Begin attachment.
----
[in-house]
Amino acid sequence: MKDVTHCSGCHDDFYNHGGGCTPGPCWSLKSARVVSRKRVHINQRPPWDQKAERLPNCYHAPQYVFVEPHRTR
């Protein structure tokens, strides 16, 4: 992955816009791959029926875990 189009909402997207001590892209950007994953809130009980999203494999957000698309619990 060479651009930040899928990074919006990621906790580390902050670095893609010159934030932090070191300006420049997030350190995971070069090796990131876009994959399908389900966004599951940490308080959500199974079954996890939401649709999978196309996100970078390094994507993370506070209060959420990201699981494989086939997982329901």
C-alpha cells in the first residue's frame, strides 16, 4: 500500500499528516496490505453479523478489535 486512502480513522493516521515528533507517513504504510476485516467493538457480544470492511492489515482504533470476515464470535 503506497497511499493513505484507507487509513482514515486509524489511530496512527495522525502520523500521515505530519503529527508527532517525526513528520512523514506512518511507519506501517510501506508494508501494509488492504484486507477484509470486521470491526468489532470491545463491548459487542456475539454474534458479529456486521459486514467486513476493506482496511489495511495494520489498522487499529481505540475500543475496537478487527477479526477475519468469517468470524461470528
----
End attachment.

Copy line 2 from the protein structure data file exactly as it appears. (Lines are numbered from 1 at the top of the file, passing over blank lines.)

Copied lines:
Amino acid sequence: MKDVTHCSGCHDDFYNHGGGCTPGPCWSLKSARVVSRKRVHINQRPPWDQKAERLPNCYHAPQYVFVEPHRTR